New Castle News

Wilmington

January 7, 2013

Tragedy & heroics: Teen driver in fatal crash may owe life to vigilant off-duty officer

NEW WILMINGTON — A Pulaski Township officer’s vigilance may have saved the driver’s life in a fatal accident Friday night in Wilmington Township.

Shane McQuiston of Garner Road, a 15-year-old sophomore at Wilmington High School, died in the wreck that occurred when a pickup truck in which he was a passenger apparently swerved to avoid a deer and went off the road. The truck landed on its roof in Deer Run, a 3 1/2-foot-deep trout stream off Valley View Road.

The driver, 17-year-old Ethan Seeber of Conestoga Drive, was rescued by a team of police and firefighters and was flown to St. Elizabeth Health Center in Youngstown, where he was listed as stable during the weekend.

Randy Courson, the officer who spotted the wreck, said yesterday that his having been nearby resulted in a quick response, but that rescue efforts were stymied by the truck’s position in the stream.

As Courson ended his shift around 9:30 p.m., he pulled his police car around the back of the municipal building on Route 108, facing Valley View Road. He noticed headlights approaching on Valley View, “a ways off,” he said.

He pulled the cruiser into the garage, then got into his own car and drove around the building and the headlights were gone.

“I thought that was kind of strange,” he said, “and I figured the car already passed and I missed it.”

He took South Valley View Road to go home, and as he turned onto that road just minutes later, he saw the tire tracks and a red Silverado on its roof in the stream below the bridge.

Courson, still in uniform, called on his police radio for medical services.

WEIGHING THE CIRCUMSTANCES

“I couldn’t see anyone standing around and I knew it had just happened and there were people inside,” he said, adding the truck was submerged in 3 1/2 feet of water.

“It landed in the deepest part of the creek.”

Courson could hear the voice of one of the boys inside, who turned out to be Seeber, and “I made contact with him. The water was up to the level of the window and I couldn’t see inside.”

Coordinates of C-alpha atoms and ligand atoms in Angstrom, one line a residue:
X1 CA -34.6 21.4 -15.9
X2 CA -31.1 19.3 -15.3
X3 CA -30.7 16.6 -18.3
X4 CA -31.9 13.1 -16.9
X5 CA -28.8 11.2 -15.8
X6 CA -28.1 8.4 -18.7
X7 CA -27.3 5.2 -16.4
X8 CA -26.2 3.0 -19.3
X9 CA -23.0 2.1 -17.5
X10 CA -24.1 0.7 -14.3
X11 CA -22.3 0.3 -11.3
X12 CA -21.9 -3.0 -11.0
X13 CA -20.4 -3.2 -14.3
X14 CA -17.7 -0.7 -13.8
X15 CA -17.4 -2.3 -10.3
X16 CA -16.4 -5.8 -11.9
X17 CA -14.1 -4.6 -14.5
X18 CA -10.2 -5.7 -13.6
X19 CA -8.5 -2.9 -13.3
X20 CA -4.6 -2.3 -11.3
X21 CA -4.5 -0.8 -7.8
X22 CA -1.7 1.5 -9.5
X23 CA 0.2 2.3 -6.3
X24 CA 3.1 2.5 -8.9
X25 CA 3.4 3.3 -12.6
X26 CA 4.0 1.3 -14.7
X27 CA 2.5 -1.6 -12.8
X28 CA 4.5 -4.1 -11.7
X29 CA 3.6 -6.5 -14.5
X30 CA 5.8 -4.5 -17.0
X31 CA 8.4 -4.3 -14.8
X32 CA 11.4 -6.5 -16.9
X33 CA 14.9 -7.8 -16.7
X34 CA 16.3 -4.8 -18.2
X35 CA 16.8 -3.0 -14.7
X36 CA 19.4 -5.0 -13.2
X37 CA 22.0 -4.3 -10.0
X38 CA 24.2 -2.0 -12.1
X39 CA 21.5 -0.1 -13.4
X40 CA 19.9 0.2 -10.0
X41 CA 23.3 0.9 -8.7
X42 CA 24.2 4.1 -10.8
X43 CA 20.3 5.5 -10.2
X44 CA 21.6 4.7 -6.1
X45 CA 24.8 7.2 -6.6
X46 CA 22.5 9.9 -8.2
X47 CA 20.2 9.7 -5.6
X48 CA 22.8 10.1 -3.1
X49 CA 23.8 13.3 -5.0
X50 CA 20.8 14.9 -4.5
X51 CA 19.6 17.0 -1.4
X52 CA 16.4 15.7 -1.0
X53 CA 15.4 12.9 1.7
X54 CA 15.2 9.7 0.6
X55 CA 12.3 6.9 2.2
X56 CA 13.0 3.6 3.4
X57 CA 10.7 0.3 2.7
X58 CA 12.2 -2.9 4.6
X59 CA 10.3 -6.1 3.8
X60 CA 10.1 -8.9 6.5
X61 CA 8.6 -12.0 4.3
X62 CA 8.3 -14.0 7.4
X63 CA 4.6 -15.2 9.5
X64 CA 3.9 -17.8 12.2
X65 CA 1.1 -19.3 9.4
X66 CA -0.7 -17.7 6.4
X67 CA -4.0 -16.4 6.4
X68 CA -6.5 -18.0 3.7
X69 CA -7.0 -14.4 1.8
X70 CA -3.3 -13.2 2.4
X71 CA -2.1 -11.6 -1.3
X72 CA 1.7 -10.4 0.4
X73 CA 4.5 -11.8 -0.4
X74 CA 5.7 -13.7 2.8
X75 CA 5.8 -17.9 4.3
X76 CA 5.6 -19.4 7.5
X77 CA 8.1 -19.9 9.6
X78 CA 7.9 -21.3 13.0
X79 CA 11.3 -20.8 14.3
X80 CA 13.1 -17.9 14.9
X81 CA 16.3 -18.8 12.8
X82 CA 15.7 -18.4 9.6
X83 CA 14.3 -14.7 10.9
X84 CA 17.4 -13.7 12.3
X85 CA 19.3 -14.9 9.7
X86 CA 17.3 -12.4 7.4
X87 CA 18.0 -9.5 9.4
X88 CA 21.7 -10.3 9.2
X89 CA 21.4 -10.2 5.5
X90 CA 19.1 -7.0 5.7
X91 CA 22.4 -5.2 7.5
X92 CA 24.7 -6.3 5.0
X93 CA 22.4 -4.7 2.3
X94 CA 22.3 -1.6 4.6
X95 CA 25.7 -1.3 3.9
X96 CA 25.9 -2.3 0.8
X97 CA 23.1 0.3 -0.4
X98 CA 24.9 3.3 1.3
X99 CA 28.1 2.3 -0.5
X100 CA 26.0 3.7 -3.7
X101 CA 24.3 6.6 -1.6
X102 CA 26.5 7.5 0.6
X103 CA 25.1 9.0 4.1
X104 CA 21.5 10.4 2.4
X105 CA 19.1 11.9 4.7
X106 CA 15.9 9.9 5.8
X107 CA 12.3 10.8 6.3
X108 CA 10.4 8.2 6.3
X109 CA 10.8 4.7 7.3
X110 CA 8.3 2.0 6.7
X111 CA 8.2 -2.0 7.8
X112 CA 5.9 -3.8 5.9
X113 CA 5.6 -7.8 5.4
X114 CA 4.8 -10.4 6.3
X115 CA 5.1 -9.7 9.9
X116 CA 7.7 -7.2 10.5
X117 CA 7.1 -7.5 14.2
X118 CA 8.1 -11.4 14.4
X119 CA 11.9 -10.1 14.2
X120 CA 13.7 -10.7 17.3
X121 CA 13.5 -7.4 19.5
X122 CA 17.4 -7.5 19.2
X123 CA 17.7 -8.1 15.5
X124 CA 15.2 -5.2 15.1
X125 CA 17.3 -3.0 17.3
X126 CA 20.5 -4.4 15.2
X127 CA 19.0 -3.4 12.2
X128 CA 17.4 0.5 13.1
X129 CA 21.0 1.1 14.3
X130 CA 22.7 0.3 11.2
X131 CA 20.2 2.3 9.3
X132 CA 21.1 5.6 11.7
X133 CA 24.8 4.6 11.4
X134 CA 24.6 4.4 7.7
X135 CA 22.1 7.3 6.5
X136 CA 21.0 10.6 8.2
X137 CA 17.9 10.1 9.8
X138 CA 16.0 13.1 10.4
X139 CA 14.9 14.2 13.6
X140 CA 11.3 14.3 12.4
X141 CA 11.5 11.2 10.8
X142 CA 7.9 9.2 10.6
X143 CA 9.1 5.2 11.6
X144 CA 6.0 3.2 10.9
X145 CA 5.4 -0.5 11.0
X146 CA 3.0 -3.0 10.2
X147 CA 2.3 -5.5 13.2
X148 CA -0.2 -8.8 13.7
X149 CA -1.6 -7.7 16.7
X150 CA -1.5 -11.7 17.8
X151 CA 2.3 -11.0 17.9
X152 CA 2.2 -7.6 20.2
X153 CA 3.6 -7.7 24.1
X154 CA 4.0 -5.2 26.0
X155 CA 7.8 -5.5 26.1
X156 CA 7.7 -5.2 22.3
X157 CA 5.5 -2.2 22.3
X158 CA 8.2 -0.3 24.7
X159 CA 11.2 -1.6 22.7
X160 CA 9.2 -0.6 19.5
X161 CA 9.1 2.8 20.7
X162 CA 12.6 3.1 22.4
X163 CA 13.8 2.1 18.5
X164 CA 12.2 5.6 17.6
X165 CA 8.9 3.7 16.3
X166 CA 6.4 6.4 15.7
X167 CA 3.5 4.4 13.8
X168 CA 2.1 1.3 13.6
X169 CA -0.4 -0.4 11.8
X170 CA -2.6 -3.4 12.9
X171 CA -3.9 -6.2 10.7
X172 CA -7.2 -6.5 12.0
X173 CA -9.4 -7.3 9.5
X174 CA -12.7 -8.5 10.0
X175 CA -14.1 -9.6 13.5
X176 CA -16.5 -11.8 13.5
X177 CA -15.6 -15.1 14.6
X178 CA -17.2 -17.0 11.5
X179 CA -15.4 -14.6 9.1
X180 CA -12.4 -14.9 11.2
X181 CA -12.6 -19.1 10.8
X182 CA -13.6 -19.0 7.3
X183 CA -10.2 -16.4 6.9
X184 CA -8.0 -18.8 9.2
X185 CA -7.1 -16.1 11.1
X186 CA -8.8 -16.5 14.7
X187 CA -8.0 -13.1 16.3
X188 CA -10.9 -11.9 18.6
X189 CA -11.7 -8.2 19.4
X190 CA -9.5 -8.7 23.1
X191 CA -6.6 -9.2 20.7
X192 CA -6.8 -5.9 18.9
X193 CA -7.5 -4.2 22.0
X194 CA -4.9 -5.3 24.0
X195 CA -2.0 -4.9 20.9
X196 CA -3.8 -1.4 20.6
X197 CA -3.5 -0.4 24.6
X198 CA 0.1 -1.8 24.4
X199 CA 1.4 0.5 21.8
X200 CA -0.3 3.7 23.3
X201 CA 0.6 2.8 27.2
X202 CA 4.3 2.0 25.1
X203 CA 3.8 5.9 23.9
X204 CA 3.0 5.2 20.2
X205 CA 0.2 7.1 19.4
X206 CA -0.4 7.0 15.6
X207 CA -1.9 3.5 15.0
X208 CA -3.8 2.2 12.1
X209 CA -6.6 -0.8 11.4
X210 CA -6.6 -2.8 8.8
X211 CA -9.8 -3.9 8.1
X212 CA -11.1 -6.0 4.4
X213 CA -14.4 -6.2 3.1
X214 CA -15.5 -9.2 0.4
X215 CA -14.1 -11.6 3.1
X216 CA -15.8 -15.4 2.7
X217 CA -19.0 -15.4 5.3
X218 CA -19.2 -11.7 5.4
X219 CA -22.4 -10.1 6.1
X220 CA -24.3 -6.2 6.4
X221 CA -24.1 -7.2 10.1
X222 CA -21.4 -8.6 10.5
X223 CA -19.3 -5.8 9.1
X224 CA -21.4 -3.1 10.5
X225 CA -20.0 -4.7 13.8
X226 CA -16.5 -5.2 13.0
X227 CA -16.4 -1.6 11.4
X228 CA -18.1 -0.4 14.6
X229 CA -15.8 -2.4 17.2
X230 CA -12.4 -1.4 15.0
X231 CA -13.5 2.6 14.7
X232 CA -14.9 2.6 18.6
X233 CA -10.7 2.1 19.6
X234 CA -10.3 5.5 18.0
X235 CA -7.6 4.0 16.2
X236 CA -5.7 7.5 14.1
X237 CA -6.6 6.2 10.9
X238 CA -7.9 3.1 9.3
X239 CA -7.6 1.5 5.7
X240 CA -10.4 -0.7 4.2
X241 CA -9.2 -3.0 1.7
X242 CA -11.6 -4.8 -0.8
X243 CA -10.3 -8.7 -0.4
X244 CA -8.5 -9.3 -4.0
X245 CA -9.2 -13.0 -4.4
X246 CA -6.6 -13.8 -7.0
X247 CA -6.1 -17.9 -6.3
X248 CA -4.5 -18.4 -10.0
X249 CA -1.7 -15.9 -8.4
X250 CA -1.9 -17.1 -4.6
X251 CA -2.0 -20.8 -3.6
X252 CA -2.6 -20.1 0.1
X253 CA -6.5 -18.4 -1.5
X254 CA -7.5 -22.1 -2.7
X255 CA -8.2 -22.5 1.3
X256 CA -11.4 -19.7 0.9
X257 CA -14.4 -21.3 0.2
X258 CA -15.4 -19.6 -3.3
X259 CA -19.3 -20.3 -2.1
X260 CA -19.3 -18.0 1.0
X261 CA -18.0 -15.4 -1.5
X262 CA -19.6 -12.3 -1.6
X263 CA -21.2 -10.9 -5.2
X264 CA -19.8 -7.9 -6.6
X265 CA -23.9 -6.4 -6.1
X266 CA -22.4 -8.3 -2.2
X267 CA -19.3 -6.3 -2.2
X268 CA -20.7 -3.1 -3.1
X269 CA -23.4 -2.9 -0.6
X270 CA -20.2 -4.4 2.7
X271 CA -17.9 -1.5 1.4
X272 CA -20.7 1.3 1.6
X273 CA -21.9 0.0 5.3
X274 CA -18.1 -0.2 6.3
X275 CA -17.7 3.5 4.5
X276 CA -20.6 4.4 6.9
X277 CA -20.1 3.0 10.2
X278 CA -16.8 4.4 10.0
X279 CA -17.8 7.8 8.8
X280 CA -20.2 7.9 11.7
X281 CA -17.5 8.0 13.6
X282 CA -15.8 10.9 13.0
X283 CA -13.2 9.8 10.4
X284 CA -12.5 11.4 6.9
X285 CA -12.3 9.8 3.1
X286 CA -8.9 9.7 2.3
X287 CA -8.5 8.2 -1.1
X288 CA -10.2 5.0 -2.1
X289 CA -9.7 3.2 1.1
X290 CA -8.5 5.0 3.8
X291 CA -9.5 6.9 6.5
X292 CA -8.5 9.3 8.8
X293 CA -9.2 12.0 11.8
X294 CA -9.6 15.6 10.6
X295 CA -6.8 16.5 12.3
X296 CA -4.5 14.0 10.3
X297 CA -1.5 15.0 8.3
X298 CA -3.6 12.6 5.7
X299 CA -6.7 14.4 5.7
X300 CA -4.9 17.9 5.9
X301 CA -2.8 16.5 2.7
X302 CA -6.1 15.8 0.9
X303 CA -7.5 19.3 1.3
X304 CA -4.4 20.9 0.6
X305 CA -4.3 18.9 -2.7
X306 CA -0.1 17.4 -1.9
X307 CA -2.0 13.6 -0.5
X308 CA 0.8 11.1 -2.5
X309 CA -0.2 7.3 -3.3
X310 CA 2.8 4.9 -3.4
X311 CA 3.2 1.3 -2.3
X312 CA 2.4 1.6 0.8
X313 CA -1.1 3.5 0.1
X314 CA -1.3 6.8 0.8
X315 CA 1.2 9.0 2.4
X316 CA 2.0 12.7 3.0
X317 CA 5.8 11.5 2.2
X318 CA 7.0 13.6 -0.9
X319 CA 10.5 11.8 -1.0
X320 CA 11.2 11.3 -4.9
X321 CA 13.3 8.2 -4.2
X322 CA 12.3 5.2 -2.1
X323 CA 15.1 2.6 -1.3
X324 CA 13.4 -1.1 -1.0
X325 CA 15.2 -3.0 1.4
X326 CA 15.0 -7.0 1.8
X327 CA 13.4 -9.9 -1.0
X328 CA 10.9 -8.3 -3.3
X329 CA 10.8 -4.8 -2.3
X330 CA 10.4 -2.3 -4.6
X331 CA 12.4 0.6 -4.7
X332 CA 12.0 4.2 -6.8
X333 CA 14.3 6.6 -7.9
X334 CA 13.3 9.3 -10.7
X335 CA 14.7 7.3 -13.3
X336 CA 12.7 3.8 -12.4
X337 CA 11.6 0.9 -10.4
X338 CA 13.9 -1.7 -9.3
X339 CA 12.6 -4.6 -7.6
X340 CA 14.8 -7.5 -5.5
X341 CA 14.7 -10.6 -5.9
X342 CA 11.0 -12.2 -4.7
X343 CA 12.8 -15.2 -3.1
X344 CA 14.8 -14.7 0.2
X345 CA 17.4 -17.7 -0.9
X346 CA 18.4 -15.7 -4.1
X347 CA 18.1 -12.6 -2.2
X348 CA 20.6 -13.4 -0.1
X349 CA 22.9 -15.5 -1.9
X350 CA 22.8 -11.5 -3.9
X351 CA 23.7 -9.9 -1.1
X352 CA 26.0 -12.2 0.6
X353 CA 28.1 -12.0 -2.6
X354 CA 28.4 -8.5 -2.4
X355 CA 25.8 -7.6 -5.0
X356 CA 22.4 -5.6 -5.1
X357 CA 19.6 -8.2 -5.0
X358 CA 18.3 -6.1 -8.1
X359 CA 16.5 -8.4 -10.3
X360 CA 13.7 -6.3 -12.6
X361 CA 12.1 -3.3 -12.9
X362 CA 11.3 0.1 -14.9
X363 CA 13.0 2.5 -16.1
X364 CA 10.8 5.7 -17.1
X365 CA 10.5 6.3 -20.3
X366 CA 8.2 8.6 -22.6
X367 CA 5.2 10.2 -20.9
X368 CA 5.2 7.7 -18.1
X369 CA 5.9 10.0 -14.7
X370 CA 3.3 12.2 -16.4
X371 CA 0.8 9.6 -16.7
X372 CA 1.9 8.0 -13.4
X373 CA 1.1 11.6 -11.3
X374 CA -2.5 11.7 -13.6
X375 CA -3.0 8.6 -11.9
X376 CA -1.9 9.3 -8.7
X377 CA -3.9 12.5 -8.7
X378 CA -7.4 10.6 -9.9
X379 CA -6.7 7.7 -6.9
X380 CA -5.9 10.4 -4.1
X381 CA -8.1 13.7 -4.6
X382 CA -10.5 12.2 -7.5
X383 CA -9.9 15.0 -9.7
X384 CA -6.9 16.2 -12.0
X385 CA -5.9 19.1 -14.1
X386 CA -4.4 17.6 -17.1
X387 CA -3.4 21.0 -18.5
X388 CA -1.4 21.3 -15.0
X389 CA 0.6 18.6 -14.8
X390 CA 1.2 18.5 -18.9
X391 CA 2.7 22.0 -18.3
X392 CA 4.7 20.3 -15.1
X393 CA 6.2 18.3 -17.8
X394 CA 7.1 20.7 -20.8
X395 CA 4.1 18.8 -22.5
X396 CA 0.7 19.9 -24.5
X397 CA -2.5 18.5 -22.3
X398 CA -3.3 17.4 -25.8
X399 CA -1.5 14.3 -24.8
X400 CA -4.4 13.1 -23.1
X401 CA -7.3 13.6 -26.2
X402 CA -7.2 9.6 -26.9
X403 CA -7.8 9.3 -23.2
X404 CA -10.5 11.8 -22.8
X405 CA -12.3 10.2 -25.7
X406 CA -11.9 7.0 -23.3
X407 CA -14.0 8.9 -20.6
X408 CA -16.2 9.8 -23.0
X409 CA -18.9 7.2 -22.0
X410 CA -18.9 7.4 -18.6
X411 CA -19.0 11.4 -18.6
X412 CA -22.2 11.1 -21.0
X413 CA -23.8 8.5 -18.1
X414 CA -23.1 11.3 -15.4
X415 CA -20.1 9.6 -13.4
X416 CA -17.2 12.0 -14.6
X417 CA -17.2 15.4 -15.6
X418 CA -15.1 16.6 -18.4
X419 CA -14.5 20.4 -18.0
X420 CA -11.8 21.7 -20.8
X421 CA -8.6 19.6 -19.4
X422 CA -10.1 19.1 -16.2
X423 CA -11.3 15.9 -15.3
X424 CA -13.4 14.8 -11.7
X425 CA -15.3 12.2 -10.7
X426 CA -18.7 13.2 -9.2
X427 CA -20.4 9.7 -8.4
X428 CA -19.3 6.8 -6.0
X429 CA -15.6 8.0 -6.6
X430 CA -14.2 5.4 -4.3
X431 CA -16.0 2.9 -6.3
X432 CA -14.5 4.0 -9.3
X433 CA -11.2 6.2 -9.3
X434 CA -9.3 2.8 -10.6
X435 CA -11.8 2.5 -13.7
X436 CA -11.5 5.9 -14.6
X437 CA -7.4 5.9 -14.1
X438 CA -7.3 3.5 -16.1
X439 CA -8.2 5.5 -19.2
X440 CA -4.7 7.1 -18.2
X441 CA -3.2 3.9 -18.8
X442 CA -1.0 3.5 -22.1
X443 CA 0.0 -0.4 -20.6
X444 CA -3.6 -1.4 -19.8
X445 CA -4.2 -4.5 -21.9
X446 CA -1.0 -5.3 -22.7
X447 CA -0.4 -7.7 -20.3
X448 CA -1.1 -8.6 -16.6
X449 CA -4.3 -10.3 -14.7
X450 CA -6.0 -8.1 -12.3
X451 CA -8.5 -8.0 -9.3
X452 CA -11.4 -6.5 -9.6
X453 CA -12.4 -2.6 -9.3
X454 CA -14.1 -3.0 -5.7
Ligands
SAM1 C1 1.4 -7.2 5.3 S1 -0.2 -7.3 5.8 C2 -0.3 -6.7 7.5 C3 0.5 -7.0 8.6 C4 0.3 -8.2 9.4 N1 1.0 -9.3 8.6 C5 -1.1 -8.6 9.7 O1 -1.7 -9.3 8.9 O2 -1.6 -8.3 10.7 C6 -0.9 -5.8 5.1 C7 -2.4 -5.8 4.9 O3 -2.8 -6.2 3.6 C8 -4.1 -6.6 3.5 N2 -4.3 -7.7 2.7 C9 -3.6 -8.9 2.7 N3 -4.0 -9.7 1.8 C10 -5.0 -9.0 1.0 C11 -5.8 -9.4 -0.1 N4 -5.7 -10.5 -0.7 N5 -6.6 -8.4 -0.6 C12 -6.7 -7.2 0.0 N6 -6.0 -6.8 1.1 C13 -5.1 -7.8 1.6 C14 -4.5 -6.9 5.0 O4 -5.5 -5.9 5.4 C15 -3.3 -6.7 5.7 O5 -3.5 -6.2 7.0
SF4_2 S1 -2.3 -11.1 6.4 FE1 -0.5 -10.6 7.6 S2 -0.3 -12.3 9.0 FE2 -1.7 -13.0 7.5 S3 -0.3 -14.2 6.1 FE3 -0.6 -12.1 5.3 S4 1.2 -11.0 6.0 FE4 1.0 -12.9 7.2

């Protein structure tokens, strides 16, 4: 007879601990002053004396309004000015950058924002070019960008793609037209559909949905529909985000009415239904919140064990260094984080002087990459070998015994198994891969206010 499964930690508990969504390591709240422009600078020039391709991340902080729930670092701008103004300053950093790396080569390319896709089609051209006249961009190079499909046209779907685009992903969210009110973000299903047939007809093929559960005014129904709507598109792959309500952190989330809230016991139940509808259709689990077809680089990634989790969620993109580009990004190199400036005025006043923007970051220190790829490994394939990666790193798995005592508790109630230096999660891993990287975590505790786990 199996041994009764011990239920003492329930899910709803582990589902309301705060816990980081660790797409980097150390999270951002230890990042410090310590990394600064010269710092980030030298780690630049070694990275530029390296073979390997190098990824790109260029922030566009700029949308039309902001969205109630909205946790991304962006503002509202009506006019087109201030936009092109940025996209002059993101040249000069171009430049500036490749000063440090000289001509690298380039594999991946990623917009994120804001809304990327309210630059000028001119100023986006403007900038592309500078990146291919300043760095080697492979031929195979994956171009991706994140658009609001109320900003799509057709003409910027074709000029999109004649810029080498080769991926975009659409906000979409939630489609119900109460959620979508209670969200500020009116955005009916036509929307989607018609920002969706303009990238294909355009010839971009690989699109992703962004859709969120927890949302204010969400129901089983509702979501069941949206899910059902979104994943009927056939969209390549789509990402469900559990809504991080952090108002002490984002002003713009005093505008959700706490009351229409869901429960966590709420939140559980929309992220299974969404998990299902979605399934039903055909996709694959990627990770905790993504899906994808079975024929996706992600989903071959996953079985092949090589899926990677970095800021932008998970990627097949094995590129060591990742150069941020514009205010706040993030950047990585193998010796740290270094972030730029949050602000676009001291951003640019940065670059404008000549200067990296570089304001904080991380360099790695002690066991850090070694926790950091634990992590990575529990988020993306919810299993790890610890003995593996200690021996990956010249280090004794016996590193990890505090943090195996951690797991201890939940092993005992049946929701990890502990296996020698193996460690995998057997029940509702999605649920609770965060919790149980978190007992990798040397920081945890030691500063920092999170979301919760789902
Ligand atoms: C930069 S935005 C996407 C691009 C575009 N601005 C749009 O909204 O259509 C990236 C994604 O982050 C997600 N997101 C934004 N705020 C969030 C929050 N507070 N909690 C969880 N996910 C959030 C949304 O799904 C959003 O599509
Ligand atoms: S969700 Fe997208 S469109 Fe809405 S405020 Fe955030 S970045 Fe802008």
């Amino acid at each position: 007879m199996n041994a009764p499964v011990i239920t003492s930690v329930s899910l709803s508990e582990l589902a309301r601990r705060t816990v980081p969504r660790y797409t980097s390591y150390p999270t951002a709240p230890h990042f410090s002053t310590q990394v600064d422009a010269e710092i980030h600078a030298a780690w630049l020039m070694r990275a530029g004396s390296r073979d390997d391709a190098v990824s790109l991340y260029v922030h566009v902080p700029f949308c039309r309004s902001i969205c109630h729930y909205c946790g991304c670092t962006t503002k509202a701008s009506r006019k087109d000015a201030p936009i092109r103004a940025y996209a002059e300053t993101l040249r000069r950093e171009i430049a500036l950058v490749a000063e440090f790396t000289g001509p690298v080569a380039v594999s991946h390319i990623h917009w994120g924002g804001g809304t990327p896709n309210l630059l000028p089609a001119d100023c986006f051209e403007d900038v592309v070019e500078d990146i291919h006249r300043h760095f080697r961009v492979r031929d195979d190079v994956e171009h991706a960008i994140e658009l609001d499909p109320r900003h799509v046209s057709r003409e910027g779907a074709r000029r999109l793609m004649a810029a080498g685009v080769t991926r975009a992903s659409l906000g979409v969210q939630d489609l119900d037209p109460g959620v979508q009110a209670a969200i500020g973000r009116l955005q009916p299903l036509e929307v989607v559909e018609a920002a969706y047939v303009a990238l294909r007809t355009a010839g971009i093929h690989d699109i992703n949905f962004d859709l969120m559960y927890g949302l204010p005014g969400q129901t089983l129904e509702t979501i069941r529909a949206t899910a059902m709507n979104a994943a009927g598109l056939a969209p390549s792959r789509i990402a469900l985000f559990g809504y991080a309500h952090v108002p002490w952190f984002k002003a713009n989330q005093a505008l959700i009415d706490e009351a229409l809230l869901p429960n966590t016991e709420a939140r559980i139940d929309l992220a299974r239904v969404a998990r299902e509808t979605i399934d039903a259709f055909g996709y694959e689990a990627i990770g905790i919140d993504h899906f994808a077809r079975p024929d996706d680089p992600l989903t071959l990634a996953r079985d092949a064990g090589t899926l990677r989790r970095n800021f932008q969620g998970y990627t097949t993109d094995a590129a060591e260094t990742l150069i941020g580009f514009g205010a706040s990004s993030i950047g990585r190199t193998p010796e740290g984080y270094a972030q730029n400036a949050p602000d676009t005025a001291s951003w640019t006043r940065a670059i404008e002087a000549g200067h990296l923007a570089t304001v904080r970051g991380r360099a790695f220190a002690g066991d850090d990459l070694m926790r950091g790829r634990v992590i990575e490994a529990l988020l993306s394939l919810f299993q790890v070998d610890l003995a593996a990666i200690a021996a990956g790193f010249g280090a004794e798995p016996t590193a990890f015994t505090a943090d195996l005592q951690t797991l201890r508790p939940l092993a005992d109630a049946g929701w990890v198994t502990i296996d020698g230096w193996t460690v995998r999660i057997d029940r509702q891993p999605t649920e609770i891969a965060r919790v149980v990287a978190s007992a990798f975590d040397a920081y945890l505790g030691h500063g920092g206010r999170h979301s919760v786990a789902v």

The driver’s door was blocked by the embankment, he said. “I asked the driver if he was OK and he said he was, and he was calling for his friend, telling him to keep his head above the water.”

Courson asked Seeber if he could keep his head above-water and he said he could.

“The passenger door window was completely under water,” Courson said. He managed to open the door about two or three inches against the other embankment but McQuiston was submerged and was upside down in the truck.

 “I could see his thighs but I couldn’t get to him,” he said.  He called for more help from the quickest unit, which was Mahoning Township police, and Sgt. Brian Magliocca arrived within six to eight minutes.

“I kept in contact with the driver,” Courson continued. “He said he was cold and I told him we had help coming.”

When Magliocca arrived, the two officers stood in the nearly waist-deep water pulling on the door and opening it slightly more.

“I know when I got there the (McQuiston) boy was still alive,” Courson said, but together, the two officers couldn’t open the truck door far enough. About five minutes later, Lt. Mike Mrozek of the Union Township police arrived, and the three got the door open enough to reach inside the truck, Courson said.

“We cut the door open and still couldn’t get him out,” he said of McQuiston. “We cut the seat belt. Then the fire department arrived and (Pulaski firefighter) Dave Leasure came over to our side and helped us pull the door completely open.

‘We pulled (McQuiston) from the car, and he was put on a backboard,” and they started resuscitation efforts, Courson said, adding,  “At that point, pretty much everyone was there.”

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